An Enduring Legacy

March 28, 2023

Young Irwin James (Jim) Reed left his family, his home, and his honours history degree at Victoria College in Toronto to serve his country in the Second World War.

Tragically, Lt. Reed was wounded in action on August 22, 1944 while serving with a Tank Regiment in France. Ten days later, Jim died from his wounds just shy of his 22nd birthday — but he left a legacy that continues to span generations.

In a poignant letter to Jim’s father, good friend Chaplain A. Phillips Silcox wrote, “He was a son you may well be proud of – but whenever Jim spoke of the possibility of not returning (we all face that possibility) I used to feel especially rebellious at the thought, for he is the kind of man we need to build our nation’s future.”

Canadian War Museum donor Murray Snyder has always been interested in the Second World War and feels a particular connection with Jim, his great-uncle. He remembers his grandfather — Jim’s brother — speaking of him often with pride and sadness. “I heard about him my whole life. It was a common topic. My grandfather was diligent about tracking down how Jim died. And it was important to him that his grandchildren were aware of his brother’s service.”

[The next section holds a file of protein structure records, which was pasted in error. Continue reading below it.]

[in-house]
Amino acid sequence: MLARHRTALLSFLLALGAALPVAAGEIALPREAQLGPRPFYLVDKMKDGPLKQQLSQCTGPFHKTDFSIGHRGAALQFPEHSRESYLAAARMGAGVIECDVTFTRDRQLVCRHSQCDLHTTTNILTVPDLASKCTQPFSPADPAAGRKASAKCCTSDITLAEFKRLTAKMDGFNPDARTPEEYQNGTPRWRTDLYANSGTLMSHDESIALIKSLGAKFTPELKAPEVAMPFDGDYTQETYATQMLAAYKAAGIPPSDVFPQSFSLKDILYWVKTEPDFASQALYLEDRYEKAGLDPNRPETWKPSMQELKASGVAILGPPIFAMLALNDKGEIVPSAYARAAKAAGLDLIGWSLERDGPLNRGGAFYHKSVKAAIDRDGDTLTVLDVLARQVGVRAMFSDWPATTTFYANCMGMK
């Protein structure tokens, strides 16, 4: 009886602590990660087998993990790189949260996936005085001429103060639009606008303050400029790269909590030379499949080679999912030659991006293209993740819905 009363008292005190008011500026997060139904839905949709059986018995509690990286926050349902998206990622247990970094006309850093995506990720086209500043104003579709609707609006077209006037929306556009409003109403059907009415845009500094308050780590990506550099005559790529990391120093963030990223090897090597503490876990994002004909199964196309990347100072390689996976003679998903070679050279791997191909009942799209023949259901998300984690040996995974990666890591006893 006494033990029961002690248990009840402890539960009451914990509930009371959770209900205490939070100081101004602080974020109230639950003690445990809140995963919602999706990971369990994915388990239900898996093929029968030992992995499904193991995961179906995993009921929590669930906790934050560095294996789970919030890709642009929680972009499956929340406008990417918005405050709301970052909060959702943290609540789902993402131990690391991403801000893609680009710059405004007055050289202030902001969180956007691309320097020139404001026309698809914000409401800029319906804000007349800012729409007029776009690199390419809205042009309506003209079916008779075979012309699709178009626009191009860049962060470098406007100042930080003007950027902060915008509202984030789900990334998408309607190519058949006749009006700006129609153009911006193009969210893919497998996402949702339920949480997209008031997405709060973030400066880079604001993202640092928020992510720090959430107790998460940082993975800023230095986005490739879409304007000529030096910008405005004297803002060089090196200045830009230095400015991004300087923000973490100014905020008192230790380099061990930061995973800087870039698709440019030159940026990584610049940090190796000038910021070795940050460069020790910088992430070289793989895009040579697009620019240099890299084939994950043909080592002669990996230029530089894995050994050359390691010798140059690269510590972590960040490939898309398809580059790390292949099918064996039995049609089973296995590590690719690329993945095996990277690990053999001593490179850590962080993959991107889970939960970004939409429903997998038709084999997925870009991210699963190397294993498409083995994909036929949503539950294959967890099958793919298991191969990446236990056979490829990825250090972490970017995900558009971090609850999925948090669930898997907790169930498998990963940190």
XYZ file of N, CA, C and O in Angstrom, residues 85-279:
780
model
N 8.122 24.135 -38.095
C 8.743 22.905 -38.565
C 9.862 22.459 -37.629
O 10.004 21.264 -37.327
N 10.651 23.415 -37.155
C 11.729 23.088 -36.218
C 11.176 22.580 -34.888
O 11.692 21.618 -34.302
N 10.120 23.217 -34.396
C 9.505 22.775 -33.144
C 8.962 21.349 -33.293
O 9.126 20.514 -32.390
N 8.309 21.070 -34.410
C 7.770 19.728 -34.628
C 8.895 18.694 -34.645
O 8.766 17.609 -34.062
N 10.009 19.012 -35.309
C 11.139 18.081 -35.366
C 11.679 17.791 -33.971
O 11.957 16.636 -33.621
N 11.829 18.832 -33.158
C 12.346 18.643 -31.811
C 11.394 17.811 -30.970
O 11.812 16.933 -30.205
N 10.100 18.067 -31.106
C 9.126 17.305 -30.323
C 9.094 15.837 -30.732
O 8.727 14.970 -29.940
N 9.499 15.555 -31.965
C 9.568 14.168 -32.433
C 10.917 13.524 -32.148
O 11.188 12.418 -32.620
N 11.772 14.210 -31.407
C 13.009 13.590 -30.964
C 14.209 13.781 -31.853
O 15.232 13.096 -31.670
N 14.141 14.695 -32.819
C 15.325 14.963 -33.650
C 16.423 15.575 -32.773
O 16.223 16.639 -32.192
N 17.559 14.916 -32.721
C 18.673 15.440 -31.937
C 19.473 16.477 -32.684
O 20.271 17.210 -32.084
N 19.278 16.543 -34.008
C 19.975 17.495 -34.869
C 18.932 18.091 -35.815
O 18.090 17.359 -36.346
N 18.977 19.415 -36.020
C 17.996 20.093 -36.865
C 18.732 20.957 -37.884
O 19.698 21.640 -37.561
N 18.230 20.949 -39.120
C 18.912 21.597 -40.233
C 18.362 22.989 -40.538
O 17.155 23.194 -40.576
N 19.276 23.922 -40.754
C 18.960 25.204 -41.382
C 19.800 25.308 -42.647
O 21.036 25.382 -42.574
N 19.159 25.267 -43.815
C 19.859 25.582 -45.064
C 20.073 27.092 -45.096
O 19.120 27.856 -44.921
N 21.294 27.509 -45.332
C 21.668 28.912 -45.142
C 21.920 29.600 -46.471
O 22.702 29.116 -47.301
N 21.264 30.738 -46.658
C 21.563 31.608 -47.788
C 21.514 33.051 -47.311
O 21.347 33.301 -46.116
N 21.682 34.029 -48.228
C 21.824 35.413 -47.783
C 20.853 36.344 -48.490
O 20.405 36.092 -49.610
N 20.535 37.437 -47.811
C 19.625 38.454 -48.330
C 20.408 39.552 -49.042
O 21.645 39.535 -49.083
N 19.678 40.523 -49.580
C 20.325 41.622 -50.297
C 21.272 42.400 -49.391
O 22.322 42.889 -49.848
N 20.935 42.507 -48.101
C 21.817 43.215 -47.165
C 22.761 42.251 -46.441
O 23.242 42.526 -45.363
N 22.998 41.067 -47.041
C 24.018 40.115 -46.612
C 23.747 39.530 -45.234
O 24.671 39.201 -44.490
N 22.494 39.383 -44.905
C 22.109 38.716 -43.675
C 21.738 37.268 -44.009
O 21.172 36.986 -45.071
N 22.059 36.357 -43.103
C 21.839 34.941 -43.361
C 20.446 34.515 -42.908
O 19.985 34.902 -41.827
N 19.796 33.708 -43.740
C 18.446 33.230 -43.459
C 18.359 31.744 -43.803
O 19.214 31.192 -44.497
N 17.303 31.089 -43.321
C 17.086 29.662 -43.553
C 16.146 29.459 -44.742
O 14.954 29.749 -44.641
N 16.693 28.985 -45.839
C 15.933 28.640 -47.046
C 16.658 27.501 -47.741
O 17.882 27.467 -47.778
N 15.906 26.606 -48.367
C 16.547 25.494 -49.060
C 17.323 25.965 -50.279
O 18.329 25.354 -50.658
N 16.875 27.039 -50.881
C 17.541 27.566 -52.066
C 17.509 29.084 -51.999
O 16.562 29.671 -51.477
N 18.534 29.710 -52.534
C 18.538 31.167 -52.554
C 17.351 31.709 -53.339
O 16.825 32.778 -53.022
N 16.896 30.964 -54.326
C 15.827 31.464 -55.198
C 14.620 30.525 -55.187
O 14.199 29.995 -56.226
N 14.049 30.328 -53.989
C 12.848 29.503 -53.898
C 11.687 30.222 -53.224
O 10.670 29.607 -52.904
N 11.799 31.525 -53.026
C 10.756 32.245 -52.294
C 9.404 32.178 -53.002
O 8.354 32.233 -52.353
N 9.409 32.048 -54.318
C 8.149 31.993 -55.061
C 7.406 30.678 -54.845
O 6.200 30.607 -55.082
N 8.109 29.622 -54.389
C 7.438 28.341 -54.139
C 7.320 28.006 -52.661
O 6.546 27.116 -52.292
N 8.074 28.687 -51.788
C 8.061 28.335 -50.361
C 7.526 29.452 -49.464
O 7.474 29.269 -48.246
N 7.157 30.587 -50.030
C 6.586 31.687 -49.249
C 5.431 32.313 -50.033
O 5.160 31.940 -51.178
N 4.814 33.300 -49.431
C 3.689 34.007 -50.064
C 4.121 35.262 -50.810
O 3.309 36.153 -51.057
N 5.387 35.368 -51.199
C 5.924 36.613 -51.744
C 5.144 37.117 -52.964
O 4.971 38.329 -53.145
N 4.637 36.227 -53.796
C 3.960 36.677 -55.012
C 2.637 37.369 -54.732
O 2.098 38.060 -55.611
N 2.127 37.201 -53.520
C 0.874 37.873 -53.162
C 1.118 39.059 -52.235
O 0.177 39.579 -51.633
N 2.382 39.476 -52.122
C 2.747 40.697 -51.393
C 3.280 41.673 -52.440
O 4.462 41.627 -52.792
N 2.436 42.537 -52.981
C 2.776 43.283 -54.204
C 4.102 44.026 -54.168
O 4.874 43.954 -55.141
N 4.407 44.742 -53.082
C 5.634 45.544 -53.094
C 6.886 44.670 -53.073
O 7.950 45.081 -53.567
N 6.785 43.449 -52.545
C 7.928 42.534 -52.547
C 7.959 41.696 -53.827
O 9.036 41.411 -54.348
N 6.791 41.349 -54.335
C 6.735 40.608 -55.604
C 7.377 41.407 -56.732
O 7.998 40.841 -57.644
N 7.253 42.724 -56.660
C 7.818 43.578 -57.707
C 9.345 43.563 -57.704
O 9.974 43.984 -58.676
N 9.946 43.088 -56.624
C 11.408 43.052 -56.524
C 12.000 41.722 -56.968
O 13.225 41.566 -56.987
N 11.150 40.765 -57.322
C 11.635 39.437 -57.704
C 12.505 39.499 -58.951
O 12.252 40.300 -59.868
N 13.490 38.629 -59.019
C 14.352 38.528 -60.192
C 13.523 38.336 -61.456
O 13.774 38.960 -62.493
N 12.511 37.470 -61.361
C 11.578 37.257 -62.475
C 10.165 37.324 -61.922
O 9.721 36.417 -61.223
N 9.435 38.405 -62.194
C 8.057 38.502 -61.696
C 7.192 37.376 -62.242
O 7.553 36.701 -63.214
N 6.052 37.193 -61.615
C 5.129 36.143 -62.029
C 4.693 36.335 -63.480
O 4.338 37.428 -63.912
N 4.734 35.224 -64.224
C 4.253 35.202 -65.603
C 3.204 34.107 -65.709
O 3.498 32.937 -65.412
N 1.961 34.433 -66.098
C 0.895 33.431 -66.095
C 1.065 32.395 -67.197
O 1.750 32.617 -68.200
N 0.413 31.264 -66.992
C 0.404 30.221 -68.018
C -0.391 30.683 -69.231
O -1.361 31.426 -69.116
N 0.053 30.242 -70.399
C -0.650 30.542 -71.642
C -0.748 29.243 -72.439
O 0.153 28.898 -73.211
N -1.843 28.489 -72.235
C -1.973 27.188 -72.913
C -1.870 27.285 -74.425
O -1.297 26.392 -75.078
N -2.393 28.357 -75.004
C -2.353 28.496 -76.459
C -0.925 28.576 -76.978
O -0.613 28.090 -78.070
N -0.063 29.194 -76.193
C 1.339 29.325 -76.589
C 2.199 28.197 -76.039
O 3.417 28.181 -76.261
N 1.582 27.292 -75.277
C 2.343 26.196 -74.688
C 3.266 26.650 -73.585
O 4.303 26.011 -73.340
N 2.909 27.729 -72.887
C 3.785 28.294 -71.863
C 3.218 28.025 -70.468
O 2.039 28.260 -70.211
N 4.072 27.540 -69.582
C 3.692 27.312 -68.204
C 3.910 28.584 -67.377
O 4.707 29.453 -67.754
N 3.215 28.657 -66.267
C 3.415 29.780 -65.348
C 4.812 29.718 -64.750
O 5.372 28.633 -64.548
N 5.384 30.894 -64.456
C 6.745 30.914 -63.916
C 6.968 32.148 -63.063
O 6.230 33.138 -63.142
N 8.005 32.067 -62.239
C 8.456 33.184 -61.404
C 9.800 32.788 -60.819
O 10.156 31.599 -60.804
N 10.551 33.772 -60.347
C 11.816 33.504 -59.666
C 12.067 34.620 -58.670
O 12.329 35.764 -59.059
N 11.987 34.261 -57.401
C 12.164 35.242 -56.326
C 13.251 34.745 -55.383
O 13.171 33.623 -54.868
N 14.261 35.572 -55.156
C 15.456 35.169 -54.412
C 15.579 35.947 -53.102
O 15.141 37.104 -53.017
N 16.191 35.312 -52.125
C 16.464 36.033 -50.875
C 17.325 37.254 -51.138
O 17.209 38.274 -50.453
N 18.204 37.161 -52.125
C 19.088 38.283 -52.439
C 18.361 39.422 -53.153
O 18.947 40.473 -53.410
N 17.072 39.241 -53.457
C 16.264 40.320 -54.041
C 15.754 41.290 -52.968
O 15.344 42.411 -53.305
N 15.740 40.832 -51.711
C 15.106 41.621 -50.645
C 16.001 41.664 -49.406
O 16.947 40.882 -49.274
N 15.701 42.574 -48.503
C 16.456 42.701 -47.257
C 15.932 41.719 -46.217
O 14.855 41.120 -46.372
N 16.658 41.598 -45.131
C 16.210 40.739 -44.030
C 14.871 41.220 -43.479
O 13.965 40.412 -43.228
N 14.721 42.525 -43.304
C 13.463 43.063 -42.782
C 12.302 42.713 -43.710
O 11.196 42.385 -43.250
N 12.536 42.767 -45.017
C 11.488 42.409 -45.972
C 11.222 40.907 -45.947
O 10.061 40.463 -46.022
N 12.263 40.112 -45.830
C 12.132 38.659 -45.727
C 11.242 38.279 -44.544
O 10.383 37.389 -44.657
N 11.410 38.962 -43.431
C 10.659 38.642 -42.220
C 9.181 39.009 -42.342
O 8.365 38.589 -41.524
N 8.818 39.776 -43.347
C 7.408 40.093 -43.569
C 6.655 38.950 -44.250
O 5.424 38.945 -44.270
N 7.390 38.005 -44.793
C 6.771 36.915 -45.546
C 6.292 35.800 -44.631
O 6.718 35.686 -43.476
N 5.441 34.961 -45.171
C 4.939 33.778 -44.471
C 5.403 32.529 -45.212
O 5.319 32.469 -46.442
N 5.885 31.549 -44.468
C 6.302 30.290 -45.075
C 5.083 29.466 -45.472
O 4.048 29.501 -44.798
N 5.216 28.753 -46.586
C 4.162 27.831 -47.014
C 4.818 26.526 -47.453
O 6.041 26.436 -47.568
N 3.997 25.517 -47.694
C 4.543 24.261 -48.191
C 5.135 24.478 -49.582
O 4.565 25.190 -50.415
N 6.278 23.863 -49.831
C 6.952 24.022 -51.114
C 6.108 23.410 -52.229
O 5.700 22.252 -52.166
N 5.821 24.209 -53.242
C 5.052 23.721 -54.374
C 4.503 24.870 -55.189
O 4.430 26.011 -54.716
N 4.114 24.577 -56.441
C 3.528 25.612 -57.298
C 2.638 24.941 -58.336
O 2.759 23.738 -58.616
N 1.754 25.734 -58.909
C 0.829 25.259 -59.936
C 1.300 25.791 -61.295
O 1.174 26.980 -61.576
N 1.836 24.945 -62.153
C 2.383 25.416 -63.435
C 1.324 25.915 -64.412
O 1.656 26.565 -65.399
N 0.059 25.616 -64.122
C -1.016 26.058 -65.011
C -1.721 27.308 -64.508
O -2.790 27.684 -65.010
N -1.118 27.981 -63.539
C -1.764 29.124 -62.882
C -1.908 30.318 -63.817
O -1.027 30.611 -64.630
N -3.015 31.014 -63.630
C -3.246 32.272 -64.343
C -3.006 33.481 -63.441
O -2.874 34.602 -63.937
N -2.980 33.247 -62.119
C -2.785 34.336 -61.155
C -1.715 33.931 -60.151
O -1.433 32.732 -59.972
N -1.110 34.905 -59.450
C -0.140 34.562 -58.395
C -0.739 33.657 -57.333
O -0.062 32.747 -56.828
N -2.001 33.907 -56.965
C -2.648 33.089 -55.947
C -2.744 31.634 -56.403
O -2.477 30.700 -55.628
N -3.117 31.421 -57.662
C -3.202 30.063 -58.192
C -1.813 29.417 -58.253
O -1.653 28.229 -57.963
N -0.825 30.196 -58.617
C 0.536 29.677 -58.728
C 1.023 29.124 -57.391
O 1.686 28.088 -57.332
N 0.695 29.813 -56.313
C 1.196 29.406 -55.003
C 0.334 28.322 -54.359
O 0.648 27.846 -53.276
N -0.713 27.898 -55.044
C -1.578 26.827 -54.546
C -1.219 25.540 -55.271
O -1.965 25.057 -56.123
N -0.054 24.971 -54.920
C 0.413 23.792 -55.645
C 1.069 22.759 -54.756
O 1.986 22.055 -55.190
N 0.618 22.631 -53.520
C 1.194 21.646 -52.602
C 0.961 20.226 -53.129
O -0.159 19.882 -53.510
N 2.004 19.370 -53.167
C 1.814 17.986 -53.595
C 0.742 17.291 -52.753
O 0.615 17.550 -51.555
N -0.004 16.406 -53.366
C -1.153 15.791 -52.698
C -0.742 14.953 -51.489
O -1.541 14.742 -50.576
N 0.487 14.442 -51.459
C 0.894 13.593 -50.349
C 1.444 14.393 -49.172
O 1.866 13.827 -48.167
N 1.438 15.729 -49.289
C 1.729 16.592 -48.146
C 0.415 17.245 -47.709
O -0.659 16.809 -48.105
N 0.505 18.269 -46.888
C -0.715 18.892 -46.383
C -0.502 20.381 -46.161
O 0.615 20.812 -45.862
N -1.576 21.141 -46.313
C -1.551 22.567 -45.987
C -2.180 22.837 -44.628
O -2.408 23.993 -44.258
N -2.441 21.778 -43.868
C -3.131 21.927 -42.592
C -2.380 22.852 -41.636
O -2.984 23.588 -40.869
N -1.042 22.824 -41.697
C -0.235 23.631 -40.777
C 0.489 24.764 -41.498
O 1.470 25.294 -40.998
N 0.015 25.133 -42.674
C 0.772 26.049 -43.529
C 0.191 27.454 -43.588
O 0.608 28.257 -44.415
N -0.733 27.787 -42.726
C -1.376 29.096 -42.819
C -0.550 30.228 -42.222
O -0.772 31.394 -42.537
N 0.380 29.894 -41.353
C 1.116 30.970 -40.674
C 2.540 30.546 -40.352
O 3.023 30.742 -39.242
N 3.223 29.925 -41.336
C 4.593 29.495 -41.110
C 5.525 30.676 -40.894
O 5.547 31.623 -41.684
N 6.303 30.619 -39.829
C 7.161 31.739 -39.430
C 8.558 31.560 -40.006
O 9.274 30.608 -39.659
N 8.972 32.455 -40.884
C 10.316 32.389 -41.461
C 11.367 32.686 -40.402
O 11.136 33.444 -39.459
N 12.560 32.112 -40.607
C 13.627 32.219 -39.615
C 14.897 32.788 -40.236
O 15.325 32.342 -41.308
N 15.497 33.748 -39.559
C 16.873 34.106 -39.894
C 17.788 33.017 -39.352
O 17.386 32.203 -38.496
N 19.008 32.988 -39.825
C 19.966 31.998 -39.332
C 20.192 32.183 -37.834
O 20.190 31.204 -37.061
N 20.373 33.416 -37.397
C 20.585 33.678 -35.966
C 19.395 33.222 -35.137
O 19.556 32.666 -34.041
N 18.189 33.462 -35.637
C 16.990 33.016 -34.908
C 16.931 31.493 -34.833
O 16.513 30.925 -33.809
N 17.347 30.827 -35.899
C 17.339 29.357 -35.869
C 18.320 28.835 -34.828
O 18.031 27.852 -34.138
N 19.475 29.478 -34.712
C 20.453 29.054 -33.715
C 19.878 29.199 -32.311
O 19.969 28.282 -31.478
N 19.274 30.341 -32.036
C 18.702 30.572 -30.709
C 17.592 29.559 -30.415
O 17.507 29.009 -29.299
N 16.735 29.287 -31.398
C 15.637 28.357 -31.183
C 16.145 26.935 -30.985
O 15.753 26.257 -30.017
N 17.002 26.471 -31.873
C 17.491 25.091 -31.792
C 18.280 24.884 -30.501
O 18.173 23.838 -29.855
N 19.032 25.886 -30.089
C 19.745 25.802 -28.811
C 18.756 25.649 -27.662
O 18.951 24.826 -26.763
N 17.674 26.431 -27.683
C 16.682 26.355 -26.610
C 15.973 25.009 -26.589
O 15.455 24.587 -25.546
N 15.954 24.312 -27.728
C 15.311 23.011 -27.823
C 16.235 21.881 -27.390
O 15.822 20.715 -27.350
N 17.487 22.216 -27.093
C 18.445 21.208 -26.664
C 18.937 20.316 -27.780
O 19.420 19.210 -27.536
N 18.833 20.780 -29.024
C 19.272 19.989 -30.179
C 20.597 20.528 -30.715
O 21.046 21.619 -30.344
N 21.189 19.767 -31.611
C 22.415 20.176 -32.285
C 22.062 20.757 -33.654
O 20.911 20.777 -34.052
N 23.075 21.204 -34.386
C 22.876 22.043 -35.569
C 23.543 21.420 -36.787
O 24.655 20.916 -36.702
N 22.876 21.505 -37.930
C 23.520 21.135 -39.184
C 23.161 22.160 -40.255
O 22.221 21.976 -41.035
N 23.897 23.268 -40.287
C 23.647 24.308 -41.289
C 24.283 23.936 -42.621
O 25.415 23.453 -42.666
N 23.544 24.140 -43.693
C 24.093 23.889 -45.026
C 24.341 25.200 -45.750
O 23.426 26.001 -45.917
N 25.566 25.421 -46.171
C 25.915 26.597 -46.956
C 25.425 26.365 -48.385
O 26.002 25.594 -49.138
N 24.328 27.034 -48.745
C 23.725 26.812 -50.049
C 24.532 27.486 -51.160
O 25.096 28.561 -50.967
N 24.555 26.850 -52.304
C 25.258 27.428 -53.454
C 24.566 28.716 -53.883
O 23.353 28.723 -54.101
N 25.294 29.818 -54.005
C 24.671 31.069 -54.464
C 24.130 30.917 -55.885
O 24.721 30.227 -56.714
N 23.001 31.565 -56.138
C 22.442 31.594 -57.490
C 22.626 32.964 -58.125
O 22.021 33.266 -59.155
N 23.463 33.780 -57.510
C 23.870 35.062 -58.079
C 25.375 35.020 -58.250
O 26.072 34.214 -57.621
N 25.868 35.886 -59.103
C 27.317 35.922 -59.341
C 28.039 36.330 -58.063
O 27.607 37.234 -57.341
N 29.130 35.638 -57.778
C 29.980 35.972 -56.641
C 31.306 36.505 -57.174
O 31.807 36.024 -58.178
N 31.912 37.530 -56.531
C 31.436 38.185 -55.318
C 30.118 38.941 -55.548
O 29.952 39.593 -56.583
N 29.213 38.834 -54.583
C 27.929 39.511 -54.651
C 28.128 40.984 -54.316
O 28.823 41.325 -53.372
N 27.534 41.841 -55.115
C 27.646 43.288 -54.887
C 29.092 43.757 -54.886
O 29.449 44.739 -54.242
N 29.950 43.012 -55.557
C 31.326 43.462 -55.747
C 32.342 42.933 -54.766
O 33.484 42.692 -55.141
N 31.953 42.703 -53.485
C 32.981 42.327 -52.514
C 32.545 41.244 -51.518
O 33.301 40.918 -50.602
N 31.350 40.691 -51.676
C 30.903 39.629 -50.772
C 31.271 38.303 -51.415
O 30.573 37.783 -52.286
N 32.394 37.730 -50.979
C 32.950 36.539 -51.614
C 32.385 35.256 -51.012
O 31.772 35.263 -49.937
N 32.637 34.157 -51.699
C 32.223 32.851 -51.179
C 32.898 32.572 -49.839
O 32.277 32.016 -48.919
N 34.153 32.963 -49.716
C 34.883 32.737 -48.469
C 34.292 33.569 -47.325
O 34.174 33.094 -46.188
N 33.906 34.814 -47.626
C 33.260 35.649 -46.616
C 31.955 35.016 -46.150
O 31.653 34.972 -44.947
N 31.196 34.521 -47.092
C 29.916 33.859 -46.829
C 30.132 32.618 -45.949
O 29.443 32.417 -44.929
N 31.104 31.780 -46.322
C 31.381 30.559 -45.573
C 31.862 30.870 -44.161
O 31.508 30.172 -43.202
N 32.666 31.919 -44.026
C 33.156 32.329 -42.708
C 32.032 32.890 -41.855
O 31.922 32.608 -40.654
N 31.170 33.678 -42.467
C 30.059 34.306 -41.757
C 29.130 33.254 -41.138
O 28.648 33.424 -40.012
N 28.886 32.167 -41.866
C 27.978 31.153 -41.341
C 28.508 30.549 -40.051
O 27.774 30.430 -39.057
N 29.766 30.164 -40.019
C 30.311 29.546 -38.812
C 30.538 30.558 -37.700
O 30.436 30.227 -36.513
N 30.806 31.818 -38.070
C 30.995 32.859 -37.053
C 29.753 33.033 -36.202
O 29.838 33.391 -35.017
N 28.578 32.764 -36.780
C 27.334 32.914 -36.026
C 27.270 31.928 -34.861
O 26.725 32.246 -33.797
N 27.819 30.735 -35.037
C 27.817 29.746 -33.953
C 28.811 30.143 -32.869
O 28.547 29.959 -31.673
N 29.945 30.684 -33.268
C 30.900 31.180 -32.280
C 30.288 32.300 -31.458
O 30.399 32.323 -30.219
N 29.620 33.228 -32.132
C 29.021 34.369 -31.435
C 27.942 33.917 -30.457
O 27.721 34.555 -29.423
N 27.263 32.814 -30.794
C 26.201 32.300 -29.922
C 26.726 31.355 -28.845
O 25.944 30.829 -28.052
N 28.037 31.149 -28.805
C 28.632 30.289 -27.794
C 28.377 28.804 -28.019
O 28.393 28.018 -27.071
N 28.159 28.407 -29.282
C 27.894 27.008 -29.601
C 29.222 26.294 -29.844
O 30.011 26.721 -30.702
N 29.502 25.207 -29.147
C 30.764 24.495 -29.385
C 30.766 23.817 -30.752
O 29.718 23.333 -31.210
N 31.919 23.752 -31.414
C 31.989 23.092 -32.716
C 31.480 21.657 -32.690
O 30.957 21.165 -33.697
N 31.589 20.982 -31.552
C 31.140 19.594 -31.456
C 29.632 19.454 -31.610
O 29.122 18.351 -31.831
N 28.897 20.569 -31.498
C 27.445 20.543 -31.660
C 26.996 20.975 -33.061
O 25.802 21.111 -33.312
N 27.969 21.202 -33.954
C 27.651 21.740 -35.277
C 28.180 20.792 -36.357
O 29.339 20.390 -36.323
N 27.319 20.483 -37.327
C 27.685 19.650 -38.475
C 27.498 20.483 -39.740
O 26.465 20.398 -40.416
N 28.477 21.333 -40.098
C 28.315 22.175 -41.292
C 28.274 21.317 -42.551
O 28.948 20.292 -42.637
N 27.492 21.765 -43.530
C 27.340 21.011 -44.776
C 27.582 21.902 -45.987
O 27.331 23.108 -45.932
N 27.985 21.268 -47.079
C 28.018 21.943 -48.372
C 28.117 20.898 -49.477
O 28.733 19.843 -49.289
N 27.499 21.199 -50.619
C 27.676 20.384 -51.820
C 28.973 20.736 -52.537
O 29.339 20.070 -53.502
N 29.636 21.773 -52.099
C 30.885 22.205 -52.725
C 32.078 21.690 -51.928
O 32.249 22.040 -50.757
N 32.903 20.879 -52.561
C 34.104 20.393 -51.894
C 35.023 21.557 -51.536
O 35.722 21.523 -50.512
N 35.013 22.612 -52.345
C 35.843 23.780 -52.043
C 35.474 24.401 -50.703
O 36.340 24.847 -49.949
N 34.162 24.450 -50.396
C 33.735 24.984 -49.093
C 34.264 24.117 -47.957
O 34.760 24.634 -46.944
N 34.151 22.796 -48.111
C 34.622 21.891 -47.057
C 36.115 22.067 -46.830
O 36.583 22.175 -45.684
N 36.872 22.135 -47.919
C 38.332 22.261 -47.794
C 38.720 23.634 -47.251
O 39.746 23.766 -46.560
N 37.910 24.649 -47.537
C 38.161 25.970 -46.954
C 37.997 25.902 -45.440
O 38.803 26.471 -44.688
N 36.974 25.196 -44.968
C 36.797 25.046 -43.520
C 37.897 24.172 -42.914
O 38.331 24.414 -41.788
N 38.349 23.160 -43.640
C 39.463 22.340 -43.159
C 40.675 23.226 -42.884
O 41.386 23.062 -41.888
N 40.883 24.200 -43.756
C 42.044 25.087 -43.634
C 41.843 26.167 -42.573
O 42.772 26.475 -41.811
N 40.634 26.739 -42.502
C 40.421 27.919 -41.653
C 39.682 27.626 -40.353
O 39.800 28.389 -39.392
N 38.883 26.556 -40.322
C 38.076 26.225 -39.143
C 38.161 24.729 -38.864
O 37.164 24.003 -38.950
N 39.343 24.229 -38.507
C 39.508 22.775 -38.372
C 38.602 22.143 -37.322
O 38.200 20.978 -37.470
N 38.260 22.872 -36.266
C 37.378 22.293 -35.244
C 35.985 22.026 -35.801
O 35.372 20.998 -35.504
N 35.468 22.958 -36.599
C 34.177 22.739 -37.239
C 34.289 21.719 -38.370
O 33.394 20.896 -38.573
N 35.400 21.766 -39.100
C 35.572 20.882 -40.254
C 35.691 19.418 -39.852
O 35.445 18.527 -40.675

Image of letter beside gravestone

A graveside tribute to Lt. Irwin James Reed – Photo: Courtesy of Murray Snyder

And when Murray visited Jim’s grave in Ryes War Cemetery in France, he knew that he wanted to continue his family’s tradition of ensuring that the sacrifices of those who served were taught to young Canadians.

Murray and his wife, Jennifer Post — whose own great-uncle was killed while serving in Italy — now make annual donations to the War Museum in Jim’s memory. They are also leaving their own legacy by including a gift to the Museum in their will. It is their wish that, through their gift, future generations of Canadians can learn about the sacrifices made by those so young.

We truly appreciate Murray and Jennifer’s investment in the future of our educational programs, and all the generous donors who have chosen to arrange a gift to the Museum in their estate plans. Their commitment to preserving and sharing Canada’s military heritage with future generations is inspiring, and we are grateful for their trust.

To learn more about how making a gift through your estate can help preserve and share Canada’s military history for the future, please contact Megan Ollivier at 819-776-8336 or